The Obama administration is pouring significant energy into making U.S. membership on the Human Rights Council a shining example of the benefits of engagement. Back in September, Donahoe penned a New York Times op-ed entitled “Fighting the Good Fight,” in which she said: “I have been very pleased by several developments that confirm U.S. participation was the correct decision.” Three weeks later she was heralding “historic progress.” She pointed to the creation of a new post of U.N. investigator on the theme of freedom of association and assembly and a new working group to monitor “discrimination against women in law and practice.” Attempts by U.N. thematic human-rights investigators to gain entry and report on the world’s worst states, however, routinely fail. And whatever they find, they can expect the same wall of silence with which the council greeted the rape victims of the DRC. Unless, of course, they target Israel.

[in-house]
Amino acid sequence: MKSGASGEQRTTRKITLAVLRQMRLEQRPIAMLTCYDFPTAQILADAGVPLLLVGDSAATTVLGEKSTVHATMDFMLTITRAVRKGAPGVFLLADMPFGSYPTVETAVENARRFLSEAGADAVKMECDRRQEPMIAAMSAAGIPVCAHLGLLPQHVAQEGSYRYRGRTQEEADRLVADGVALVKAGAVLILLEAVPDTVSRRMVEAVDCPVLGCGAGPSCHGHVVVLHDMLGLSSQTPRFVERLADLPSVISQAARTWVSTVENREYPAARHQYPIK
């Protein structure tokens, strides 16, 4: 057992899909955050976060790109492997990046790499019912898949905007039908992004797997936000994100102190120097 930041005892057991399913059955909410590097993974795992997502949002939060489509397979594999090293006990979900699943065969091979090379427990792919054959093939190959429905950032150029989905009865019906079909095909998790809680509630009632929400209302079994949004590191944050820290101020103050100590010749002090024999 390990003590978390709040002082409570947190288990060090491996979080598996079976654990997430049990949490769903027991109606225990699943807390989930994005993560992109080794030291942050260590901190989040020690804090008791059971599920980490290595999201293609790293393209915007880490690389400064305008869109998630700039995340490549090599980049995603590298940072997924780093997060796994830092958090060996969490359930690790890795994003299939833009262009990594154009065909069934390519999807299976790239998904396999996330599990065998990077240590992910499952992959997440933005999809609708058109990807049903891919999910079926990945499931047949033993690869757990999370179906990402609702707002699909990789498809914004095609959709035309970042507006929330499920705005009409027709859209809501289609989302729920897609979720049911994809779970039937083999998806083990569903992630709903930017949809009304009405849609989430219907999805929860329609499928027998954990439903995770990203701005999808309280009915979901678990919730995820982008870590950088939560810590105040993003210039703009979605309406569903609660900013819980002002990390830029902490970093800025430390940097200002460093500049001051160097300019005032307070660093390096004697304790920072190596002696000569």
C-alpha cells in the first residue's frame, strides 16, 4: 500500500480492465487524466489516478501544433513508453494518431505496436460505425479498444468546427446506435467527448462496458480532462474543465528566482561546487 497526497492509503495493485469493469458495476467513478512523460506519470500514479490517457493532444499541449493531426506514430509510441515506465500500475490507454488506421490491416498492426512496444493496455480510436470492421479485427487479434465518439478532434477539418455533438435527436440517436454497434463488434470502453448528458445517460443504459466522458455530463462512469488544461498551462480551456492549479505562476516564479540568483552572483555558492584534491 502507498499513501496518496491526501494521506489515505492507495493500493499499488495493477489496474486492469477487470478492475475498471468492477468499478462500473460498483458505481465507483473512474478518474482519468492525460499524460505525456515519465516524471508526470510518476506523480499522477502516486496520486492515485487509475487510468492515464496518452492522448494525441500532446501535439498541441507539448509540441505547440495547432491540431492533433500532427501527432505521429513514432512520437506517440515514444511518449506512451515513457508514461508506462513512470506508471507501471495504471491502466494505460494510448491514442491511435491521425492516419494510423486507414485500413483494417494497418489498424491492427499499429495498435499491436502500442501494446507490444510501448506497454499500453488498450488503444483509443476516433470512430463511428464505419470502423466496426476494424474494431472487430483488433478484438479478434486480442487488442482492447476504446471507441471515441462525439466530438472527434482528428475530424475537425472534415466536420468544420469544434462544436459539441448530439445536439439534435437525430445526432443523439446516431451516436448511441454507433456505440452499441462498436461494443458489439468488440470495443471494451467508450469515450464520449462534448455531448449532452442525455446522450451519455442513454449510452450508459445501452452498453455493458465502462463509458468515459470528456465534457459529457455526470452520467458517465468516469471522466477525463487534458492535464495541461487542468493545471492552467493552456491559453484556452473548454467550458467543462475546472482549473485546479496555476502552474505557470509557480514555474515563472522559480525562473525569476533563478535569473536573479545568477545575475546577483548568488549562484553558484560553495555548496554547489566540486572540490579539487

What the Obama administration is really communicating is that demonizing Israelis and granting exception clauses for African women and children can be offset by human-rights “progress” on other fronts. Little wonder that its tall tales justifying American membership on the Human Rights Council aren’t convincing.
— Anne Bayefsky is a senior fellow at the Hudson Institute, teaches at Touro College, and is the editor of www.EYEontheUN.org.